Is a technician’s value based on technical skills only? The answer will depend on your experience and the pivotal events that helped to shape your career. Our industry places much emphasis on diagnostic and troubleshooting capability, whereas a customer’s perception of value may be something else altogether.

A focus on soft skills has recently become paramount among college and trade school advisory boards. The emphasis on workforce development is a critical component towards educating HVAC students on a customer’s perception of value. What are soft skills? They include behaviors such as proper etiquette, positive facial expressions, wearing professional attire, and other interpersonal abilities that can make or break a technician’s career. Soft skills are the key component of a good experience and are what customers are most likely to remember. These skills create better customer service which could lead to more opportunities for technicians.

During a recent trip to Indianapolis to conduct a customer service seminar, I had the pleasure to meet with an HVAC industry veteran. His name is Aaron York, and during our conversation he conveyed a story from 1961 that helped to shape his career. York admits that while he didn’t perceive himself to be an expert technician back in the 1960s, the customers certainly thought otherwise based on the value they received. “My boss sent me to a customer’s home to clean and service their oil furnace and after loosening the metal canister that housed the filter, some oil spilled on the concrete floor,” said York. “After wiping up the oil with a rag, I looked around and noticed a laundry sink and detergent. So, I mixed a little laundry detergent and water and then scrubbed the oil spill with a stiff brush.”

“When I returned to the shop, my boss told me that the customer had just called and I braced myself, thinking the call was a complaint. ‘What did you do at the customer’s home?’ he asked. I told him that I vacuumed out the heat exchanger, replaced the nozzle and filter, and scrubbed the floor. Then my boss made my day by saying that this customer demanded that only I be sent to their home from now on. Why? This customer had become accustomed to a pervasive oil odor which lasted about a month whenever their furnace was serviced. But on that day, the customer was thrilled due to the absence of the odor.”

This event taught York an important lesson in a customer’s value perception and customer retention. The absent oil odor validated his technical expertise in the customer’s mind, regardless of York’s assessment of his own technical skills. In the world of customer service, the customer is always right. And if the customer believes that you’re an expert, so be it.

There are countless soft skill behaviors that involve little or no technical knowledge. A smile, common courtesy, wearing shoe covers, and cleaning up afterwards are just a few. Service events involving odors hold a special place among service events because of how people react to what they smell. Odors run deep into a customer’s emotional perception compared to other sensory information such as what is seen, heard, or touched. Why? The brain handles the sense of smell separately from our other senses.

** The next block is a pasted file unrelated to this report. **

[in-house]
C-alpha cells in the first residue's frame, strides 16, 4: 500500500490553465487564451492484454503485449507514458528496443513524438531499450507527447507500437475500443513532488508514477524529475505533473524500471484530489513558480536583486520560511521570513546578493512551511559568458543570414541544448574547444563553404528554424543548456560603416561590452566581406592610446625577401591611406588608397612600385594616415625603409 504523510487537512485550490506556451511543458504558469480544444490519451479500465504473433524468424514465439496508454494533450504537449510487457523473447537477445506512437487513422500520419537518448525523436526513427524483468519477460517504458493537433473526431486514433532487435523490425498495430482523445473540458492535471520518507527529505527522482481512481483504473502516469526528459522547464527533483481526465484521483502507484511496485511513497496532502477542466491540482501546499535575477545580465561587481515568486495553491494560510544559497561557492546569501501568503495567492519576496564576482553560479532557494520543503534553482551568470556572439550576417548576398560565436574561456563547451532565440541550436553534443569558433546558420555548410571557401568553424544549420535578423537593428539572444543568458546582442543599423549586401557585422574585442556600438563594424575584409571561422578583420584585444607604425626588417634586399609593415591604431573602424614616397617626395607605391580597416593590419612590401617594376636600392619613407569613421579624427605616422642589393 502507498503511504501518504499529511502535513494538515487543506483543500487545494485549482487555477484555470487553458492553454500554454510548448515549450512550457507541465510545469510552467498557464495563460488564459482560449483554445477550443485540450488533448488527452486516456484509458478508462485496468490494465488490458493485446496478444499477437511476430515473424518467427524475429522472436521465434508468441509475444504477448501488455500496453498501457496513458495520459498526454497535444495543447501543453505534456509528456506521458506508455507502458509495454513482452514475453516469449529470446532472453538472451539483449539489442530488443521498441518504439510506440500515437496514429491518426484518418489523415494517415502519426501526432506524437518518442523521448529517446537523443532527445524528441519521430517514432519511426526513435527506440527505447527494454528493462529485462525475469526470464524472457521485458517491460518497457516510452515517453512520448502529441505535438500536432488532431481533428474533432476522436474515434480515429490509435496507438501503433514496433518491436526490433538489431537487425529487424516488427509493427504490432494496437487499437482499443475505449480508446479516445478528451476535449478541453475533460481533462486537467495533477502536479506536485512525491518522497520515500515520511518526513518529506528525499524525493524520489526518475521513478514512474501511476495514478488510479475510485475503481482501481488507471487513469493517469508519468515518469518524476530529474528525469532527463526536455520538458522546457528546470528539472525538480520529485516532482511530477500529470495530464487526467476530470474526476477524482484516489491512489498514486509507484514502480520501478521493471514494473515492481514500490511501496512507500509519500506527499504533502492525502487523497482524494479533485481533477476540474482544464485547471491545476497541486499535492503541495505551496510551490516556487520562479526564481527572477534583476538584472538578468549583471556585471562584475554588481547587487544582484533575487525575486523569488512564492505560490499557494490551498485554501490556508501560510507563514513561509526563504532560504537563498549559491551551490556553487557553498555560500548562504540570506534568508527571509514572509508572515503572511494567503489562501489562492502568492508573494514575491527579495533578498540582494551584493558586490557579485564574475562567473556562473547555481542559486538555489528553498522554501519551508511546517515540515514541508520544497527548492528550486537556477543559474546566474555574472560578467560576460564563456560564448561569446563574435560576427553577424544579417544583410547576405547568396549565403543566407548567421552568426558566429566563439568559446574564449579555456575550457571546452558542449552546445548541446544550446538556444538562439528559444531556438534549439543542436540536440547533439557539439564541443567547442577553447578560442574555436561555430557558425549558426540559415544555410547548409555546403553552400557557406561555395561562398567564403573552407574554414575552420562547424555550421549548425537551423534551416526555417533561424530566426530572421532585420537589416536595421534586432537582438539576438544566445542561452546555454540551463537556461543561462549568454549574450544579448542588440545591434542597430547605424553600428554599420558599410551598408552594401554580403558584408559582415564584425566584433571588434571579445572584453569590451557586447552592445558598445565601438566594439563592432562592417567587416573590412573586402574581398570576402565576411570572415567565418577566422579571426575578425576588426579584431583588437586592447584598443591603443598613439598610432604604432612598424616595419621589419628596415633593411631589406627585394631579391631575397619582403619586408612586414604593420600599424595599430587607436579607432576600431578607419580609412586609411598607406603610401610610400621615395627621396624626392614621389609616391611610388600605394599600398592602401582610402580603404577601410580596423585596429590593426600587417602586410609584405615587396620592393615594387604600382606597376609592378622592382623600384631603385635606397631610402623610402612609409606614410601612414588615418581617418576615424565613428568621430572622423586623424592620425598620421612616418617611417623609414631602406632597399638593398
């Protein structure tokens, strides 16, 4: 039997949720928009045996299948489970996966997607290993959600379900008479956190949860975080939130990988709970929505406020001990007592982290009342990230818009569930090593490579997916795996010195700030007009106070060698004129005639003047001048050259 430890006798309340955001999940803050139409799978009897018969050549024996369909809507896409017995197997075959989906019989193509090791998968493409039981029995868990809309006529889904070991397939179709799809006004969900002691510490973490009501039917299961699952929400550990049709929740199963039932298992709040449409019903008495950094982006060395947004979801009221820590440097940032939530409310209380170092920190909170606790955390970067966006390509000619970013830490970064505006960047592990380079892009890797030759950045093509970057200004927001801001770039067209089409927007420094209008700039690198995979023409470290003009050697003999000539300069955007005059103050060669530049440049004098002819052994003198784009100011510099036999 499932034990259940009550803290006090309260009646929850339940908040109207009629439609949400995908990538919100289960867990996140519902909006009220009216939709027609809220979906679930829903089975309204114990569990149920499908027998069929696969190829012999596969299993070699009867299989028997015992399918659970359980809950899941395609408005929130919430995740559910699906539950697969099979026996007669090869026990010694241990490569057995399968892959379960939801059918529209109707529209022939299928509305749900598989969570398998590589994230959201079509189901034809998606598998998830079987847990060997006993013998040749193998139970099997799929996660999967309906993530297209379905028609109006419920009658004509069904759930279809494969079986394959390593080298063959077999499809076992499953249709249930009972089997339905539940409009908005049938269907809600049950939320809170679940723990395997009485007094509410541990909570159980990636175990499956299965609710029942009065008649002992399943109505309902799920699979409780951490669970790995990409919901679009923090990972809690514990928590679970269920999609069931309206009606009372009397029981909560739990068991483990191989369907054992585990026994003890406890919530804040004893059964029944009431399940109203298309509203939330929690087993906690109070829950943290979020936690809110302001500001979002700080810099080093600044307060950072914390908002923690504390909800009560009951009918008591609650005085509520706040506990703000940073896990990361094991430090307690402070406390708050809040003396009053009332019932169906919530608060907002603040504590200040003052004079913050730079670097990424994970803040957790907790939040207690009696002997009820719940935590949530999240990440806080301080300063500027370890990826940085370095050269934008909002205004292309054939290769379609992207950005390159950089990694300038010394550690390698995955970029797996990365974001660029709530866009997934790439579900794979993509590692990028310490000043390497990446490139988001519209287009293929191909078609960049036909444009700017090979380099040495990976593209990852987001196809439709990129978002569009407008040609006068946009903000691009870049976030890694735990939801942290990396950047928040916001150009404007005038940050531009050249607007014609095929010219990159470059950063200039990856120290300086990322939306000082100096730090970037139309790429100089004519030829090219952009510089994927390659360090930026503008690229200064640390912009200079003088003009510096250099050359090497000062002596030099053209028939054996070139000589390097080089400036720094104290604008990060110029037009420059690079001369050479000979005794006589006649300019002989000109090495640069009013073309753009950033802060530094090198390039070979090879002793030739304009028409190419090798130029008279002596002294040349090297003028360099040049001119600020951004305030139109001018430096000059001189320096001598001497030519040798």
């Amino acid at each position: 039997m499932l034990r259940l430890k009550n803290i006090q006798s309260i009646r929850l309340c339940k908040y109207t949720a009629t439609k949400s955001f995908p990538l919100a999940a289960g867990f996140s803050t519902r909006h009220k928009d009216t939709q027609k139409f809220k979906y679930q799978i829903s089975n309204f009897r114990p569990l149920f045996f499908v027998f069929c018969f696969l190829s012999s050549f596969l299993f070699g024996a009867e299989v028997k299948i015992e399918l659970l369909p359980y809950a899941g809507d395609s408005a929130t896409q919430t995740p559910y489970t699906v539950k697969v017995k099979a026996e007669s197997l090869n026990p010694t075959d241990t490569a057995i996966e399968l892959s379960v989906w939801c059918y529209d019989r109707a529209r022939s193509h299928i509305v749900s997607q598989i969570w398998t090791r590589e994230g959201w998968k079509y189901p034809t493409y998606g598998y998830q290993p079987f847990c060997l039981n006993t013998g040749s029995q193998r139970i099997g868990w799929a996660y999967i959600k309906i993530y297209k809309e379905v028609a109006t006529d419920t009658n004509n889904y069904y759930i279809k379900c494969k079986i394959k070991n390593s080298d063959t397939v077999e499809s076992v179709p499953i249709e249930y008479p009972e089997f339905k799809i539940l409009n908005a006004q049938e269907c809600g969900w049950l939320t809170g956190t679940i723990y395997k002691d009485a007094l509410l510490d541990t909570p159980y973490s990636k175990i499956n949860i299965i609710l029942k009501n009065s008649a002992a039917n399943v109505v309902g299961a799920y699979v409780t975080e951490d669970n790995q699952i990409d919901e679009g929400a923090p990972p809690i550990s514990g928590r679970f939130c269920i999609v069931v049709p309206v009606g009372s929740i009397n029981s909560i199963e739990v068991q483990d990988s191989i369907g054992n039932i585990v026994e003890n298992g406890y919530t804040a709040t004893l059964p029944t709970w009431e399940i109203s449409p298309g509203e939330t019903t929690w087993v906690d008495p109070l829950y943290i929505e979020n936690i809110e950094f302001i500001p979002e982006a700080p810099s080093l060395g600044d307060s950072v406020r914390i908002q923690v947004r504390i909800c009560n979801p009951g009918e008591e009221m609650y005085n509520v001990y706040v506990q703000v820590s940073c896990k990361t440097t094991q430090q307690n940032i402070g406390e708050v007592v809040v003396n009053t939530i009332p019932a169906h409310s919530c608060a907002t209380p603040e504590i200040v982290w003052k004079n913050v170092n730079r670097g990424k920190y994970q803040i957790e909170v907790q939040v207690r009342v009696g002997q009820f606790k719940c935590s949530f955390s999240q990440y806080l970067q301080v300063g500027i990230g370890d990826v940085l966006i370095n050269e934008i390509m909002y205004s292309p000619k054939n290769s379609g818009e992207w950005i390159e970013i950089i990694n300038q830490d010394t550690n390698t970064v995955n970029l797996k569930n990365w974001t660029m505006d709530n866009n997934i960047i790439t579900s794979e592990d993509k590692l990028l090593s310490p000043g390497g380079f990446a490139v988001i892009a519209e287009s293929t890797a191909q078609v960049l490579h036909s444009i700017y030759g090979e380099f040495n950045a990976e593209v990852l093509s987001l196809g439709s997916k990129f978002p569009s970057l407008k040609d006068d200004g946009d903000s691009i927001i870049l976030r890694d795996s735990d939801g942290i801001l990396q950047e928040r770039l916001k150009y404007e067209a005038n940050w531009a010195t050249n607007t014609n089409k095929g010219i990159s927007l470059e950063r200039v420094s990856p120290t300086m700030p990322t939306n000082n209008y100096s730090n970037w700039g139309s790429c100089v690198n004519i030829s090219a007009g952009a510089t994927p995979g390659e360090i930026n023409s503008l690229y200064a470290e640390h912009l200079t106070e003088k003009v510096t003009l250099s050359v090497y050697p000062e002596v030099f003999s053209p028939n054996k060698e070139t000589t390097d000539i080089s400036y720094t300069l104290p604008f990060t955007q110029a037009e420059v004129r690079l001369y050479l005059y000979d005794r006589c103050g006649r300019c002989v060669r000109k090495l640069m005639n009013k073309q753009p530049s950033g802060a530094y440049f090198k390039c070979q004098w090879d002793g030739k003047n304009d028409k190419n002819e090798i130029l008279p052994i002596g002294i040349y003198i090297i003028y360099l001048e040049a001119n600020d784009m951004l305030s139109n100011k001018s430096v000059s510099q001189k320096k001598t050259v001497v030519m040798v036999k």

Our brain’s thalamus — Latin for inner chamber, referring to its position in the brain — manages input from all the senses except for the sense of smell. What we hear, see, taste, and touch is handled in the thalamus and the sense of smell is handled in the prefrontal cortex. But why is this so important? The prefrontal cortex is also where our brain stores memories, along with our emotional response to what we sniff.

There is a link between smells and our memories and our emotions — a rather explosive combination of entities. Perhaps that is why odor evokes such an emotional response from people. It’s also why events that involve odors are often difficult to forget, because our memory associates odors with specific events and people. For example, an adult who opens a can of Play-Doh® and takes a sniff is often filled with a rush of childhood memories and emotions immediately. The triple threat of smell, emotion, and memory can elicit an extreme response from customers. By the same token, customers will never forget a technician with coffee breath or body odor.

York’s customer had learned to associate a lingering oil odor with furnace maintenance. Historically, the customer had established a value threshold. The absence of the odor surpassed the old value threshold and resulted in a customer for life. As a 20-something technician, this event added to his reservoir of positive experiences that helped enable him to become a leader in his region.

Technicians need not do anything too complex to be perceived as a technical expert and a terrific service professional.

Publication date: 10/1/2012